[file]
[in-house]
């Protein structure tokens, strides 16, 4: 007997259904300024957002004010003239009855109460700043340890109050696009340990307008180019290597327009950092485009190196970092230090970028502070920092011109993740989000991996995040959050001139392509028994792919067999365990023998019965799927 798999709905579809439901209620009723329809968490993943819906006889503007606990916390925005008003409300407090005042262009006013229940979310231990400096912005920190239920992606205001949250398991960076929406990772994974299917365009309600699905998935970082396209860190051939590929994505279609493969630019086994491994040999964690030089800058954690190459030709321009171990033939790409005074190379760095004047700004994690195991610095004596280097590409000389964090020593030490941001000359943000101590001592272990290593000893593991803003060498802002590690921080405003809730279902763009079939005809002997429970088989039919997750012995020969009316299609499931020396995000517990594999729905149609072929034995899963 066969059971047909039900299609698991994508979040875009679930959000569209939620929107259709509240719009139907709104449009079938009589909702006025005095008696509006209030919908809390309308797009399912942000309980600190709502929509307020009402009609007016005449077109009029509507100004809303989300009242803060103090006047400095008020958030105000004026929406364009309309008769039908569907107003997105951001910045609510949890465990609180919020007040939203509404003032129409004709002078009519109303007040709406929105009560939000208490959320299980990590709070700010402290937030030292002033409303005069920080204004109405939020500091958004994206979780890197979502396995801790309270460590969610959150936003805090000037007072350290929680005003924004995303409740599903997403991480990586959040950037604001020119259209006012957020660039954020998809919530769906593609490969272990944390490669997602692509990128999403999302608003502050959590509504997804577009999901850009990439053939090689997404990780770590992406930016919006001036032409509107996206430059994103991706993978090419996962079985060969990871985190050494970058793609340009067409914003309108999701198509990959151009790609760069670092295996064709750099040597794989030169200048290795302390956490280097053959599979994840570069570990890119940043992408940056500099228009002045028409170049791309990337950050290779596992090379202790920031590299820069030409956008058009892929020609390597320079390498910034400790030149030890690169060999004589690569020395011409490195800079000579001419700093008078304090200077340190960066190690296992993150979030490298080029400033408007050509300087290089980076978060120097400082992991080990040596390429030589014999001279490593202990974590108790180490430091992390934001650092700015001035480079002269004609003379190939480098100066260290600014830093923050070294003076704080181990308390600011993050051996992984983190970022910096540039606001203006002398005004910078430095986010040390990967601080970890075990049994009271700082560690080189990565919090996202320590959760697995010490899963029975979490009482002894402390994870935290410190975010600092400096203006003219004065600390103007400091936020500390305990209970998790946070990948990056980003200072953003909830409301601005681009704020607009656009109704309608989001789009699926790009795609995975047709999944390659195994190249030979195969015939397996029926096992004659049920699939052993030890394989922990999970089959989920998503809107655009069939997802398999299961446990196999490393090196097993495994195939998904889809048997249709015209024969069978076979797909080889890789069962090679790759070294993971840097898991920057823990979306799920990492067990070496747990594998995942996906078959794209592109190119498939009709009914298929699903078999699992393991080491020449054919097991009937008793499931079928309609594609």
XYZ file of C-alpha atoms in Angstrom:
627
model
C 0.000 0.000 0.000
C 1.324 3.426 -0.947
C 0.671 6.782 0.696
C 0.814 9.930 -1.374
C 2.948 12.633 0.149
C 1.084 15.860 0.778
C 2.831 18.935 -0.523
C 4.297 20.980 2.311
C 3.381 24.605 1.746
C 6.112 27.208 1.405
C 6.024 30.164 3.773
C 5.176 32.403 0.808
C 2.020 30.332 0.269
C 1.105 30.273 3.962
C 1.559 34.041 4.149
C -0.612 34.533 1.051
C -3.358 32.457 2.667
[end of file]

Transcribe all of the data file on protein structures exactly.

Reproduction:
[in-house]
């Protein structure tokens, strides 16, 4: 007997259904300024957002004010003239009855109460700043340890109050696009340990307008180019290597327009950092485009190196970092230090970028502070920092011109993740989000991996995040959050001139392509028994792919067999365990023998019965799927 798999709905579809439901209620009723329809968490993943819906006889503007606990916390925005008003409300407090005042262009006013229940979310231990400096912005920190239920992606205001949250398991960076929406990772994974299917365009309600699905998935970082396209860190051939590929994505279609493969630019086994491994040999964690030089800058954690190459030709321009171990033939790409005074190379760095004047700004994690195991610095004596280097590409000389964090020593030490941001000359943000101590001592272990290593000893593991803003060498802002590690921080405003809730279902763009079939005809002997429970088989039919997750012995020969009316299609499931020396995000517990594999729905149609072929034995899963 066969059971047909039900299609698991994508979040875009679930959000569209939620929107259709509240719009139907709104449009079938009589909702006025005095008696509006209030919908809390309308797009399912942000309980600190709502929509307020009402009609007016005449077109009029509507100004809303989300009242803060103090006047400095008020958030105000004026929406364009309309008769039908569907107003997105951001910045609510949890465990609180919020007040939203509404003032129409004709002078009519109303007040709406929105009560939000208490959320299980990590709070700010402290937030030292002033409303005069920080204004109405939020500091958004994206979780890197979502396995801790309270460590969610959150936003805090000037007072350290929680005003924004995303409740599903997403991480990586959040950037604001020119259209006012957020660039954020998809919530769906593609490969272990944390490669997602692509990128999403999302608003502050959590509504997804577009999901850009990439053939090689997404990780770590992406930016919006001036032409509107996206430059994103991706993978090419996962079985060969990871985190050494970058793609340009067409914003309108999701198509990959151009790609760069670092295996064709750099040597794989030169200048290795302390956490280097053959599979994840570069570990890119940043992408940056500099228009002045028409170049791309990337950050290779596992090379202790920031590299820069030409956008058009892929020609390597320079390498910034400790030149030890690169060999004589690569020395011409490195800079000579001419700093008078304090200077340190960066190690296992993150979030490298080029400033408007050509300087290089980076978060120097400082992991080990040596390429030589014999001279490593202990974590108790180490430091992390934001650092700015001035480079002269004609003379190939480098100066260290600014830093923050070294003076704080181990308390600011993050051996992984983190970022910096540039606001203006002398005004910078430095986010040390990967601080970890075990049994009271700082560690080189990565919090996202320590959760697995010490899963029975979490009482002894402390994870935290410190975010600092400096203006003219004065600390103007400091936020500390305990209970998790946070990948990056980003200072953003909830409301601005681009704020607009656009109704309608989001789009699926790009795609995975047709999944390659195994190249030979195969015939397996029926096992004659049920699939052993030890394989922990999970089959989920998503809107655009069939997802398999299961446990196999490393090196097993495994195939998904889809048997249709015209024969069978076979797909080889890789069962090679790759070294993971840097898991920057823990979306799920990492067990070496747990594998995942996906078959794209592109190119498939009709009914298929699903078999699992393991080491020449054919097991009937008793499931079928309609594609």
XYZ file of C-alpha atoms in Angstrom:
627
model
C 0.000 0.000 0.000
C 1.324 3.426 -0.947
C 0.671 6.782 0.696
C 0.814 9.930 -1.374
C 2.948 12.633 0.149
C 1.084 15.860 0.778
C 2.831 18.935 -0.523
C 4.297 20.980 2.311
C 3.381 24.605 1.746
C 6.112 27.208 1.405
C 6.024 30.164 3.773
C 5.176 32.403 0.808
C 2.020 30.332 0.269
C 1.105 30.273 3.962
C 1.559 34.041 4.149
C -0.612 34.533 1.051
C -3.358 32.457 2.667